Nissan 240Z Concept (1999)
In America the Z-car went on hiatus from 1997 to 2002, as Nissan focused more on SUVs and was also in some financial trouble. To keep Z-car interest alive, Nissan launched a restoration program in 1998 for which they purchased original 240Zs, professionally restored them, and re-sold them at dealerships for about $24,000.
Nissan next launched a concept car at the 1999 North American International Auto Show, the 240Z Concept. Clearly a throwback to the original, it was a bright orange two-seater with classic swept-back styling. In addition, it was fully functional, with the 2.4-liter 4-cylinder KA24DE engine from the Nissan 240sx featuring 200 bhp (150 kW) and 180 lb·ft (244 N·m) of torque. The designers used an original 240Z to provide inspiration and the concept was created in only 12 weeks.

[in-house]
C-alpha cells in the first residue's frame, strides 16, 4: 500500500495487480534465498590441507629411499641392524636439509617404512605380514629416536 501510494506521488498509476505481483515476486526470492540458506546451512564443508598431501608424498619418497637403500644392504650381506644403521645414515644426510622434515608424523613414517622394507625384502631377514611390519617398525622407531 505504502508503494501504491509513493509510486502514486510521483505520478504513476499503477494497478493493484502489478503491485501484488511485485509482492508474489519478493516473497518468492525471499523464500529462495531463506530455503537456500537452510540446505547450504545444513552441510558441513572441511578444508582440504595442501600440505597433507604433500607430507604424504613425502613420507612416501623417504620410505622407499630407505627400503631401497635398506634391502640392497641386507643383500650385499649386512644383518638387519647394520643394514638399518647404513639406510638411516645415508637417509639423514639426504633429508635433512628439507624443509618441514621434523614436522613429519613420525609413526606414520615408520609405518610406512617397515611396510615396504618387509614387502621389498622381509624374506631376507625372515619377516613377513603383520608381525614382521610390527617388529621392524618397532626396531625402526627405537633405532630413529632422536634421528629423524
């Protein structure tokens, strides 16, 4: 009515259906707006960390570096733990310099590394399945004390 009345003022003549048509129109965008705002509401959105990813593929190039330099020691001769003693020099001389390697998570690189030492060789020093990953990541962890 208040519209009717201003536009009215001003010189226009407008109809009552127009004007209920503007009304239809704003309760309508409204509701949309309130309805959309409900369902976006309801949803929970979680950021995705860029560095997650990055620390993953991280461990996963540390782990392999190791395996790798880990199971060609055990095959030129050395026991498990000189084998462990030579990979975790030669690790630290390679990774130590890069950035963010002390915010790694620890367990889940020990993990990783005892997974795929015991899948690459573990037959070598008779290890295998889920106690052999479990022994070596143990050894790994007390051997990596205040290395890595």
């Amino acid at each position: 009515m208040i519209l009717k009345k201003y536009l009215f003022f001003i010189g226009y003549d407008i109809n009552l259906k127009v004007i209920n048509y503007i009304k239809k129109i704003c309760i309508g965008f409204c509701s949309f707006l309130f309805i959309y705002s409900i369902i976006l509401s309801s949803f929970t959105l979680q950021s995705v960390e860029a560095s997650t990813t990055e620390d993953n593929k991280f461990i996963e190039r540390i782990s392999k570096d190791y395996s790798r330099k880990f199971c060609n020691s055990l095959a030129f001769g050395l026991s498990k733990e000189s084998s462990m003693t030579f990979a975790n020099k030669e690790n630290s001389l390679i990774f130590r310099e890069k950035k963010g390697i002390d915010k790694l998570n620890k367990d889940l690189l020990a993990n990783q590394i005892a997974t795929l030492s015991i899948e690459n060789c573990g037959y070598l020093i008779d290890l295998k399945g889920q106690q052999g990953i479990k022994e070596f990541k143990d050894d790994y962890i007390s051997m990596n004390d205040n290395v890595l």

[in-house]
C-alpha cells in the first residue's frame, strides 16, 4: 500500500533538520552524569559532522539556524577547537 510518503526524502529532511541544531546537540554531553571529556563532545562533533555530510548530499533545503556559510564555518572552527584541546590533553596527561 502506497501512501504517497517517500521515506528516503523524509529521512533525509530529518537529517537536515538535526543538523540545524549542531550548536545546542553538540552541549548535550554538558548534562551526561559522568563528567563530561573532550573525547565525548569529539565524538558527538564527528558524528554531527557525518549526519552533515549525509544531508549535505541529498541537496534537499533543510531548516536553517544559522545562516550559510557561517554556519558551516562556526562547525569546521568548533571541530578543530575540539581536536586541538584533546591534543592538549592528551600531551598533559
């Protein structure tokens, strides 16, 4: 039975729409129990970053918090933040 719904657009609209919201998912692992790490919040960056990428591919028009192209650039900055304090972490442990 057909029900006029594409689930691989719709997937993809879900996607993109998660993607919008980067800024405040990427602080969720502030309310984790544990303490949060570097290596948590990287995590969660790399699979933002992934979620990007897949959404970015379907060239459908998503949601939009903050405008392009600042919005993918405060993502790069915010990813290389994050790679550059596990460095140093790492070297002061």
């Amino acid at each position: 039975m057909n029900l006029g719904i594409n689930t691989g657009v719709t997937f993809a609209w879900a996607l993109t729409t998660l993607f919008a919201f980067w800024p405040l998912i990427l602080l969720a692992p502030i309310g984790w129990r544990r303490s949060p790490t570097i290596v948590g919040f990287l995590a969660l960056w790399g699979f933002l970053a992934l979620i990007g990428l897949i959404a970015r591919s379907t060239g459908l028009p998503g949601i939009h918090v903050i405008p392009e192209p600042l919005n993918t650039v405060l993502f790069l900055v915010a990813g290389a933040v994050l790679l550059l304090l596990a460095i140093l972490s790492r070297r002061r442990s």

Fifth generation: Nissan 350Z (Z33)
Main article: Nissan 350Z
In 1999 the French company Renault bought 44.4% of Nissan and Carlos Ghosn became its chief operating officer. But it would not be until 2001 when Carlos Ghosn became CEO that he would tell reporters: "We will build the Z. And we will make it profitable."
On January 8, 2001, Nissan introduced the Z Concept. Much like the previous Z concept, it debuted at the North American International Auto Show and was painted a bright orange. The squat, long-hood/short-deck styling resulted from a competition between Nissan's Japanese, European, and American design studios, with the La Jolla, California studio's design being chosen in March 2000. The product planners hoped to avoid the price problems that plagued the last few years of the 300ZX with a target MSRP of $30,000 while using the Porsche Boxster as a benchmark.